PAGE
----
After piloting the curvaceous 261 out of Baskerville, North Carolina, which summits Roan Mountain, we were hungry. A sign on 19E pointed us to Smoky Mountain Bakers, located behind a white farmhouse, where a brick, wood-burning oven pumps out the best pizza we’ve eaten in years. Enjoy the gooey slices on handcrafted dough while on the deck surrounded by the mountains.
If you’re inspired to travel our twisty treasures, we have to ask: how are your cornering skills? 37%* of motorcycles fatalities are single vehicle, and the result of poor cornering technique.
If you like your present looks, we suggest you keep them in tact by owning:
D.O.T. approved helmet;
Motorcycle-specific pants and jacket with armor at the: knees, hips, elbows, shoulders and back;
Full-fingered leather motorcycle gloves;
Boots: over the ankle, preferable higher with armor at the shins and ankle.
Having gear is great, but only works if you wear it. Insurance statistics show that most crashes occur within 5 miles of home, so don’t be tempted to leave the armor in the garage when just running to the store. ATGATT: all the gear, all the time.
Before venturing out, remember to check the bike; the acronym TCLOCS helps:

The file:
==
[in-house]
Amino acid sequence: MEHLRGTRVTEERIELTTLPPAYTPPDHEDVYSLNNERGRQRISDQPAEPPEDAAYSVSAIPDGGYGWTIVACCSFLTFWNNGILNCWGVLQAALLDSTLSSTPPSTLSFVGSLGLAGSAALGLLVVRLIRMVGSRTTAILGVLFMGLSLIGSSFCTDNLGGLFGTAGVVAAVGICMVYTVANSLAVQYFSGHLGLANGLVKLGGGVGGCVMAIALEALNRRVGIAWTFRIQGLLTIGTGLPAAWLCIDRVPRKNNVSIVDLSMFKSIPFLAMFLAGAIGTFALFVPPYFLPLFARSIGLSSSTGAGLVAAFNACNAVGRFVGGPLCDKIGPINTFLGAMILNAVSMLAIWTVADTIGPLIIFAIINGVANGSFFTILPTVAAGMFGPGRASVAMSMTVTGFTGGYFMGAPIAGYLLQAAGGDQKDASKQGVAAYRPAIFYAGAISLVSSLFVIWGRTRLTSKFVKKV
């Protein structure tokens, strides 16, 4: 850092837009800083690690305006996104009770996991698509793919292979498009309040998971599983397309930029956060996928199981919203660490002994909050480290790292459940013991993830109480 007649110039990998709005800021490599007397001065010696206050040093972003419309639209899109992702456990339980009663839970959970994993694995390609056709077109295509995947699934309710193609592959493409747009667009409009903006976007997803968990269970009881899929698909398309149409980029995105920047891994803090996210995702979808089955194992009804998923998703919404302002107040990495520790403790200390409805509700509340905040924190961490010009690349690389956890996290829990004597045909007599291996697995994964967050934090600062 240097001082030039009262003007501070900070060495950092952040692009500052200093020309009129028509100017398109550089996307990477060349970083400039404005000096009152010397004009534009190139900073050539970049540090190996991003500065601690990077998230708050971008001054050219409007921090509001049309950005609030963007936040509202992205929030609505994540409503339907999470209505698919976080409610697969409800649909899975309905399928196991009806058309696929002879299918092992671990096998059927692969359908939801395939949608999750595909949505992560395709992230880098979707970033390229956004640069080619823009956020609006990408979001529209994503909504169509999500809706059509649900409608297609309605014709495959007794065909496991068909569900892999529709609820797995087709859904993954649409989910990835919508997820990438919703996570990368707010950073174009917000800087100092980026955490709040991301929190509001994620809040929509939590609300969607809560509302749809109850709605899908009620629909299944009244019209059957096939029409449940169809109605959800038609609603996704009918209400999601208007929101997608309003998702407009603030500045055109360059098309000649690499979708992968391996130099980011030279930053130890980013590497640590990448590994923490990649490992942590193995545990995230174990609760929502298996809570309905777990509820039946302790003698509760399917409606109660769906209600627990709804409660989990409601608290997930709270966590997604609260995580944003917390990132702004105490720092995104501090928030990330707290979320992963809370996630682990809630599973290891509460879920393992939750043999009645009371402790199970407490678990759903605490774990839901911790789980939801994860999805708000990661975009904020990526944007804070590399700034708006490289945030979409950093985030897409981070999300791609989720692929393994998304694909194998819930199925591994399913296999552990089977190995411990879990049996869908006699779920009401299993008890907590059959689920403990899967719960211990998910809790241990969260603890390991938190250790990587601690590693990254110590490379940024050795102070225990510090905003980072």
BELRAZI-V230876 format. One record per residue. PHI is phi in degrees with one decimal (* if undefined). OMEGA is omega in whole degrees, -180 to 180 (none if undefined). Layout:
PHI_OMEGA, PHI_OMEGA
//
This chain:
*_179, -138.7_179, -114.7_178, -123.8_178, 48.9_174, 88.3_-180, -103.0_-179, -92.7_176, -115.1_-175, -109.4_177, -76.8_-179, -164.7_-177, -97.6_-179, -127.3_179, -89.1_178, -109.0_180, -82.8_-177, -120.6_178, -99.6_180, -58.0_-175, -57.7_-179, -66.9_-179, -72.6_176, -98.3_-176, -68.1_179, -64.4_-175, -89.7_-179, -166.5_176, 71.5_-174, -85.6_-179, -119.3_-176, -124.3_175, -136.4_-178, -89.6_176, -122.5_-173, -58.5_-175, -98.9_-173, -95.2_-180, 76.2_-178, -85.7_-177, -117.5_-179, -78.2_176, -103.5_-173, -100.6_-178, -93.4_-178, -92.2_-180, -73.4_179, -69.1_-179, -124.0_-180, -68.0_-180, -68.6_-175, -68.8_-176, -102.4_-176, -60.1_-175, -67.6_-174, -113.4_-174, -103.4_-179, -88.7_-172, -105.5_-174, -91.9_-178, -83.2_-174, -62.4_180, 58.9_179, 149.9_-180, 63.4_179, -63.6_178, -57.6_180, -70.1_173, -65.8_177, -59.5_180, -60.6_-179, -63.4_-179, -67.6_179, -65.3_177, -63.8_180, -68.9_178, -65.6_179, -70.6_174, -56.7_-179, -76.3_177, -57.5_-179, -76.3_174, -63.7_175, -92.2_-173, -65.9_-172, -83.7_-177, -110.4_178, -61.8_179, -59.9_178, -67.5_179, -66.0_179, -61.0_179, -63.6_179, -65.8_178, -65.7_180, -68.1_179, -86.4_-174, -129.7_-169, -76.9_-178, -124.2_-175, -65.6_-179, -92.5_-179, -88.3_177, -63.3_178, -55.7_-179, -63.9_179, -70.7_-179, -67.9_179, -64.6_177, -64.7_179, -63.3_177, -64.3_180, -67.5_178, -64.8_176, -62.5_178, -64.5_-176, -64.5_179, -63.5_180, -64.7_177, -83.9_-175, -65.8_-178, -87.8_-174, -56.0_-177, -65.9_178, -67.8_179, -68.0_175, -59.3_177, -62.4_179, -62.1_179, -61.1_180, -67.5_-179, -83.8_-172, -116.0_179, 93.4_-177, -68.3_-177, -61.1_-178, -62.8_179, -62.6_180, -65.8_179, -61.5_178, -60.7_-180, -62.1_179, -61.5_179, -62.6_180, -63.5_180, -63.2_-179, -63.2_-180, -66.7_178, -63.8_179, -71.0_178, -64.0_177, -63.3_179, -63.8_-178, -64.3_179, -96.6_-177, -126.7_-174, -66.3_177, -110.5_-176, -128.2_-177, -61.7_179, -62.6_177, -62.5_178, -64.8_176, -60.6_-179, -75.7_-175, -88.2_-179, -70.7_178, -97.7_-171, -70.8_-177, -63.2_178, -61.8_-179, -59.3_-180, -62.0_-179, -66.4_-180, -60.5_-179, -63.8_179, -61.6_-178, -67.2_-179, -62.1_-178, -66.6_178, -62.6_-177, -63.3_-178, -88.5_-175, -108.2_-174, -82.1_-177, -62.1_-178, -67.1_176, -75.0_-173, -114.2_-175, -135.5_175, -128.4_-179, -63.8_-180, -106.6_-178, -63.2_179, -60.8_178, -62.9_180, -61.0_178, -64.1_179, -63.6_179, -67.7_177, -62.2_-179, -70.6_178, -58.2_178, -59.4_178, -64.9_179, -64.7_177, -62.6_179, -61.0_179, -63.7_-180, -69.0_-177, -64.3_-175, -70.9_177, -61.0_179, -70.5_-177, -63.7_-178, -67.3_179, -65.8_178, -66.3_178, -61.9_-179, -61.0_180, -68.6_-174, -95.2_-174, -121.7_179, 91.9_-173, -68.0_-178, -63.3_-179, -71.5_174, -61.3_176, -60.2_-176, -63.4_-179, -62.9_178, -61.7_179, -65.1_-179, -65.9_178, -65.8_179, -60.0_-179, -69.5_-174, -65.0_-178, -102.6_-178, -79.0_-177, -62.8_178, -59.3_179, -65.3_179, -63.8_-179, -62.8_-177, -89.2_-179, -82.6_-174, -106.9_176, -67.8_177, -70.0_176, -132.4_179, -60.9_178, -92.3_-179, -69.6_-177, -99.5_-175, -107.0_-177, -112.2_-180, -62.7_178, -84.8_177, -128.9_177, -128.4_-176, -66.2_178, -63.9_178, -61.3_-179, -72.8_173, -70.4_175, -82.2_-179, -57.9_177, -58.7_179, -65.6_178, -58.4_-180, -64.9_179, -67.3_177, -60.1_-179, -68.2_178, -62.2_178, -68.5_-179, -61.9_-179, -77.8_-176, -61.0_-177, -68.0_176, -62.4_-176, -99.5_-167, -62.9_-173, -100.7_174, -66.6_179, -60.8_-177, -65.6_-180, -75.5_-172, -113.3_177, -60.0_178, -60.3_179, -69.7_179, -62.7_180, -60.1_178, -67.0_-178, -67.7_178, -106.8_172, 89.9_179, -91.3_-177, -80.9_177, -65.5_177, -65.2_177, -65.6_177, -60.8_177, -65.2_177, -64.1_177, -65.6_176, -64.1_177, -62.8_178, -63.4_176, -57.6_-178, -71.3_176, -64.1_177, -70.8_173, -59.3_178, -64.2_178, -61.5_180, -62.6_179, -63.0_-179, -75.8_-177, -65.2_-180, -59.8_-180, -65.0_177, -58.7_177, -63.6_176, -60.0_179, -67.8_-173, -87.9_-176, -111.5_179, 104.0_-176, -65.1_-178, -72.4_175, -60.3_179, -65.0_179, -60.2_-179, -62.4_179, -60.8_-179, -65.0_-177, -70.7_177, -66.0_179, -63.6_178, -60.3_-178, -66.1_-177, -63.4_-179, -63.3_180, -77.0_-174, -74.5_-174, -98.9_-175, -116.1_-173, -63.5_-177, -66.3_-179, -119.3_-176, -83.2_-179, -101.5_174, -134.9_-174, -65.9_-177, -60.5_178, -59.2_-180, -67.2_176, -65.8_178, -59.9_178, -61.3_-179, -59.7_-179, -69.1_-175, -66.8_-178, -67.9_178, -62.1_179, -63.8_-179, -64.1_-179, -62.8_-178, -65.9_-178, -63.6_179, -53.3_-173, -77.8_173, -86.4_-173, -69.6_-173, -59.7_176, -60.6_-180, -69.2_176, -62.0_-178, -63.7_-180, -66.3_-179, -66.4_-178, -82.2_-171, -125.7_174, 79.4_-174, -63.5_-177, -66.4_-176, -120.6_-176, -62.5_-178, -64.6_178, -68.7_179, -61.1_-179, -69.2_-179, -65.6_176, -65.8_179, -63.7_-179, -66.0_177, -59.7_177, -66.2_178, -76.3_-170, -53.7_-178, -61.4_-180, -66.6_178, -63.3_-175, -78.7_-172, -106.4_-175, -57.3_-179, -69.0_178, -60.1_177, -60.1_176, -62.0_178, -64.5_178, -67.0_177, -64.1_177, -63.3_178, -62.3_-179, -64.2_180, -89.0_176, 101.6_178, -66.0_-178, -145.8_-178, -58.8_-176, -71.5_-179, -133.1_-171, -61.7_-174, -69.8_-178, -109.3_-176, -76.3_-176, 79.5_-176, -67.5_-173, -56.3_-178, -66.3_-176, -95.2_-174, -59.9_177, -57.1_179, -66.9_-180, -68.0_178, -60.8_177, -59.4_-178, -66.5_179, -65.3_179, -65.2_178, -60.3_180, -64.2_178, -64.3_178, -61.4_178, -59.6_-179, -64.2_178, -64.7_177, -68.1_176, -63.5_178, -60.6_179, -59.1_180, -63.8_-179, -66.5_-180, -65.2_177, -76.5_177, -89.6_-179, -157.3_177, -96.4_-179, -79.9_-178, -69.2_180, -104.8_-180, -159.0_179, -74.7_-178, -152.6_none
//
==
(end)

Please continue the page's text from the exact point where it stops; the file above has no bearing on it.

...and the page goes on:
Tires and wheels: no dents in wheels, no cracks in tires, air pressure to within +/- 1 psi of bike manufacturer’s specification;
Controls: levers, switches, cables and throttle;
Lights: headlights, turn signals, and horn should work;
Oil and fluids: check for levels and leaks
Chassis: suspension and drive: chain, belt, and driveshaft;
Stands: side or center stand, does it retract fully?
Once on the road, remember that 90% of motorcycling is from the neck up. Eyes scan the traffic, looking well down the road to spy any challenges, this allows you to react in time.
Good cornering technique requires continuous eye work, riders need to keep their gaze as far down the path of travel as possible, observing changing road conditions nearby, switching back to the long range focus as quickly as possible. The bike will always go where you’re looking. Fixate on the side of the road long enough, and that’s where you’ll end up. Your focus should always be as far down your projected path as conditions will allow.